With U.S. forces still at war and House members up for re-election in November, the House Armed Services Committee rejected almost every idea the Obama administration proposed in its 2017 budget request to dampen military compensation and apply dollars saved to other defense priorities.
The committee not only refused to force working-age retirees and family members to pay higher fees and co-pays for health care in 2018, it took the unusual step of making its pared-down packet of higher out-of-pocket costs apply primarily to future generations of service members.
Highlights of what the full committee sent to the House floor on a final 60-to-2 vote:
Health care reform
The Department of Defense sought multiyear hikes in fees and co-payments to drive more patients, particularly nonmedical retirees and their families, into managed care and military facilities.
The committee rejected most fee increases but agreed to streamline and narrow Tricare options to a health maintenance organization and preferred provider organization. The health maintenance plan would be called Tricare Prime. Tricare Prime Standard, the fee-for-service insurance option, would be renamed Preferred and its network of providers called a preferred provider organization.
For Prime users, enrollment fees won't change except for annual increases to match the percentage rise of retiree cost-of-living adjustments. For Preferred users, if the U.S. Comptroller General certifies in 2020 that ease of access and other quality gains have been reached, Tricare could begin a $100 a year enrollment fee for singles and $200 for families. Otherwise fees or co-pays for current beneficiaries would be unchanged, including for elderly using Tricare for Life with Medicare.
The Senate Armed Services Committee could adopt health reforms nearer to what was proposed by the DOD. The House committee plan to spare current forces and retirees most higher fees had some senior Democrats questioning its affordability with the 2011 Budget Control Act still set to resume a hard squeeze on future defense budgets.
For 62,000 surviving spouses who have Survivor Benefit Plan payments reduced dollar for dollar by Dependency and Indemnity Compensation from the VA, the committee voted to extend for one year a Special Survivor Indemnity Allowance. It is intended to ease the impact of the offset, set to climb to $310 a month in October and then sunset a year later. The committee voted to extend the allowance through fiscal 2018.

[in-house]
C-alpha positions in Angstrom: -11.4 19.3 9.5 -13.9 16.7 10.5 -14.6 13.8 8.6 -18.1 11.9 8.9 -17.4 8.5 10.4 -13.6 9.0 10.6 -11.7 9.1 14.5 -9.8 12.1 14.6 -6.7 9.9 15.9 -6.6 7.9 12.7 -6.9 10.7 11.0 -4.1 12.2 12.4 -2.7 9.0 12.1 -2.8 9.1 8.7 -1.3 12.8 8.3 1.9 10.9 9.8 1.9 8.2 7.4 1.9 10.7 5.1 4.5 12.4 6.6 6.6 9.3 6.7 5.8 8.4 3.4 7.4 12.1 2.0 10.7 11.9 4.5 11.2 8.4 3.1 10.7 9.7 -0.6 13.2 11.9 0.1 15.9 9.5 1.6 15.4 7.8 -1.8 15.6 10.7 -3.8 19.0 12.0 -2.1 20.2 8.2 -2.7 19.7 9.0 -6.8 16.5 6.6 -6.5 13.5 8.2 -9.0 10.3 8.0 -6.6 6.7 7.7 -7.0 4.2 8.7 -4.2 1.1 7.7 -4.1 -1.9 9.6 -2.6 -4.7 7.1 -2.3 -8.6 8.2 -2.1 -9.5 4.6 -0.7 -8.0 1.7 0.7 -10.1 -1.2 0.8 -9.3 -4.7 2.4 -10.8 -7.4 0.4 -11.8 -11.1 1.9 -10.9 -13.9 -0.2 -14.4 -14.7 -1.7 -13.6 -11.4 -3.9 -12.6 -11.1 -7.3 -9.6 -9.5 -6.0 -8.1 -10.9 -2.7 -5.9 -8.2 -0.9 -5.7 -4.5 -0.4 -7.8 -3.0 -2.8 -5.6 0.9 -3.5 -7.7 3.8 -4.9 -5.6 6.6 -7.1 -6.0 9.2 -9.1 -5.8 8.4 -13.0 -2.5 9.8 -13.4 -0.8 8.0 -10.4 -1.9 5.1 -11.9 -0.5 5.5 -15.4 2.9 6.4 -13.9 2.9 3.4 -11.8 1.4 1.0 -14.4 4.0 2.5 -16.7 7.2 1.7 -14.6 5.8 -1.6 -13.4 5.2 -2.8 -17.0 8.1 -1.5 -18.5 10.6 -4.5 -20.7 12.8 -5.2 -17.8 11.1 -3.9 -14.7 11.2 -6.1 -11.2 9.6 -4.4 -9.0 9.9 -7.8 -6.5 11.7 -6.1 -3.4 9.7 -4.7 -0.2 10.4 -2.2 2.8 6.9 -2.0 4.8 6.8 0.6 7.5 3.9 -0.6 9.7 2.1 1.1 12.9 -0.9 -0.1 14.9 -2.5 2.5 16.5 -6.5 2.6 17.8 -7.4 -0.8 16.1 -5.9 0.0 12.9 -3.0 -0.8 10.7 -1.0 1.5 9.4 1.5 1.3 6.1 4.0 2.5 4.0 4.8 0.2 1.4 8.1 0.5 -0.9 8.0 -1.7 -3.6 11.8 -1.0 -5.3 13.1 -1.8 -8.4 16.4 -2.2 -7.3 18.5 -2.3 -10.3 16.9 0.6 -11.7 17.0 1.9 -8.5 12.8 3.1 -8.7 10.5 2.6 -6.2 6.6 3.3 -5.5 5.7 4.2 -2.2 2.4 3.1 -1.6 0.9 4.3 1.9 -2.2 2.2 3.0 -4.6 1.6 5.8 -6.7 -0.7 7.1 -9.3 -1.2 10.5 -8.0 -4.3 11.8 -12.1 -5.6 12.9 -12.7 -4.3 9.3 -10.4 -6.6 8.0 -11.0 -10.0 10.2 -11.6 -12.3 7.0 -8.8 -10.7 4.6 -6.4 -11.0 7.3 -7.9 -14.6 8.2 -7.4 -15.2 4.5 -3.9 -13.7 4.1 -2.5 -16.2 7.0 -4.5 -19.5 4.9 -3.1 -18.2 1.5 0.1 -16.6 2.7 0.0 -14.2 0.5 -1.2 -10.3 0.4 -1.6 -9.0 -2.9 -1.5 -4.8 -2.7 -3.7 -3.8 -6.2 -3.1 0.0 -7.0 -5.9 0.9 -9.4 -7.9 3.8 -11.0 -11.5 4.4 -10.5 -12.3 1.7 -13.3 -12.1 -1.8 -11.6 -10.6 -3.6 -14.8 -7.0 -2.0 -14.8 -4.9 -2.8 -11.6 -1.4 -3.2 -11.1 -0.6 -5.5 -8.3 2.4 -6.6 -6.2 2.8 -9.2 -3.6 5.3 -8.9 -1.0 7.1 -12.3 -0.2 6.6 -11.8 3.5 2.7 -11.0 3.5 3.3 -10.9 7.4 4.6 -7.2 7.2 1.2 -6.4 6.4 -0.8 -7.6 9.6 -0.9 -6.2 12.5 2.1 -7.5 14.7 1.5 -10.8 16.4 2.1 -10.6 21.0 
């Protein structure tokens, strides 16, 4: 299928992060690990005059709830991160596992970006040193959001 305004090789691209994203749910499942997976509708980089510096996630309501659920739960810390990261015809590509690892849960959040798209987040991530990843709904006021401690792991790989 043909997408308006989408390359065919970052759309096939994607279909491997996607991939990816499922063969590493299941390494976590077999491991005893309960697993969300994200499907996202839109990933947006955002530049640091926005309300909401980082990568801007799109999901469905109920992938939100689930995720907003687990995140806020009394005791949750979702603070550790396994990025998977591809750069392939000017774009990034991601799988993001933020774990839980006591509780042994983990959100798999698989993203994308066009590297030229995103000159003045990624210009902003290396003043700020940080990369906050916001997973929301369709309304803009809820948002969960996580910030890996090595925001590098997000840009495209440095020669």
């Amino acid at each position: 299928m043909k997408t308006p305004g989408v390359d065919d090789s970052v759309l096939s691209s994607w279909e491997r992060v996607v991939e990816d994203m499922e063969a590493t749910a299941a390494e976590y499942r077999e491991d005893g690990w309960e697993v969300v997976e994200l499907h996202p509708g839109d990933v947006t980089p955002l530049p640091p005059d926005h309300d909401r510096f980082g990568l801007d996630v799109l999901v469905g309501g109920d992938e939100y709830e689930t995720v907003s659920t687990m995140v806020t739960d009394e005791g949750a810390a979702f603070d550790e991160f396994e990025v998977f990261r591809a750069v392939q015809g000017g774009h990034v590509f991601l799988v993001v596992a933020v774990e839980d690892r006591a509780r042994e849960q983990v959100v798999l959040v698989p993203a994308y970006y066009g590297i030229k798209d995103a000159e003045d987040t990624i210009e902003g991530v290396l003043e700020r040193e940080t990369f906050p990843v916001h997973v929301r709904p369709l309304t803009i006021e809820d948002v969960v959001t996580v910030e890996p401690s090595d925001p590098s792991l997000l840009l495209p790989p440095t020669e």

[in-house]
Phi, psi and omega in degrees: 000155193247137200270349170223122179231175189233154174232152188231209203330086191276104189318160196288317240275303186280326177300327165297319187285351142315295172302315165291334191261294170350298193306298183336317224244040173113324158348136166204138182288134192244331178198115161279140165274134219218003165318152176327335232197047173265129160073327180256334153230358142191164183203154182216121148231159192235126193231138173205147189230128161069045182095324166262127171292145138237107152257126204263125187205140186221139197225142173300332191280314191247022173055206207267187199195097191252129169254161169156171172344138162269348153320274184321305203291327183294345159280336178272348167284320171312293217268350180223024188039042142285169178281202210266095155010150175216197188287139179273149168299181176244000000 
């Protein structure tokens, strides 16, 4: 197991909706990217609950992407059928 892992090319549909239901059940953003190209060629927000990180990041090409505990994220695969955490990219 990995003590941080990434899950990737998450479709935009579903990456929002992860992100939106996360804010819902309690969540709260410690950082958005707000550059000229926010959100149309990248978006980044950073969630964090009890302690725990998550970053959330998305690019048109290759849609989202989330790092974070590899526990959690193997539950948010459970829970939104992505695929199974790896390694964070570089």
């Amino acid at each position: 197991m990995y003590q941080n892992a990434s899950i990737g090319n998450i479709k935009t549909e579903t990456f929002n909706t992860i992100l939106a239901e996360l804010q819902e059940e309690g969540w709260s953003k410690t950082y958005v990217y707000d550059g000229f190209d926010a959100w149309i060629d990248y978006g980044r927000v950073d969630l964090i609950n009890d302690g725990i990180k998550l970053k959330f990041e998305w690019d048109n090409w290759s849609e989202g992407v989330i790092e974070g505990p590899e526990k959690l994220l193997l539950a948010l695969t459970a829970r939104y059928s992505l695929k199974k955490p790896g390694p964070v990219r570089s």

The long-term goal is still to end the offset entirely, said Nevada Republican Rep. Joe Heck, who led markup of the bill's personnel provisions.
Ex-spouse law tweaked
The 1982 Uniformed Services Former Spouses Protection Act allows divorce courts to divide military retired pay as property jointly earned in marriage. Congress hasn't considered even modest changes to the law for more than a decade. But on Wednesday, freshman Oklahoma congressman Steve Russell, a Republican combat veteran and retired infantry officer, won bipartisan support for an amendment to benefit members who divorce after the defense bill is enacted into law.
Russell took aim at a "windfall" feature of the former spouse law that retirees have criticized for decades. If a member is not retired when divorced, state courts often award the ex-spouse a percentage of future retired pay. In effect, this allows the value of the "property" to rise based on promotions and longevity pay increases earned after the divorce. In 2001, the Armed Forces Tax Council said this was inconsistent with treatment of other marital assets by divorce courts. The amendment would end the windfall in future divorce cases by directing that an ex-spouse's share of retirement must be based on a member's grade or rank at time of divorce.
The committee rejected an amendment from Minnesota Democratic Rep. Tim Walz that would have delayed commissary reforms, including adoption of variable pricing, private label brands or the conversion of commissaries to nonappropriated fund activities like base exchanges, for up to two years by mandating more reports and tougher oversight.
Women draft registration
With all combat jobs now open to women, the committee voted 32-30 for an amendment to require women to register with Selective Service System.
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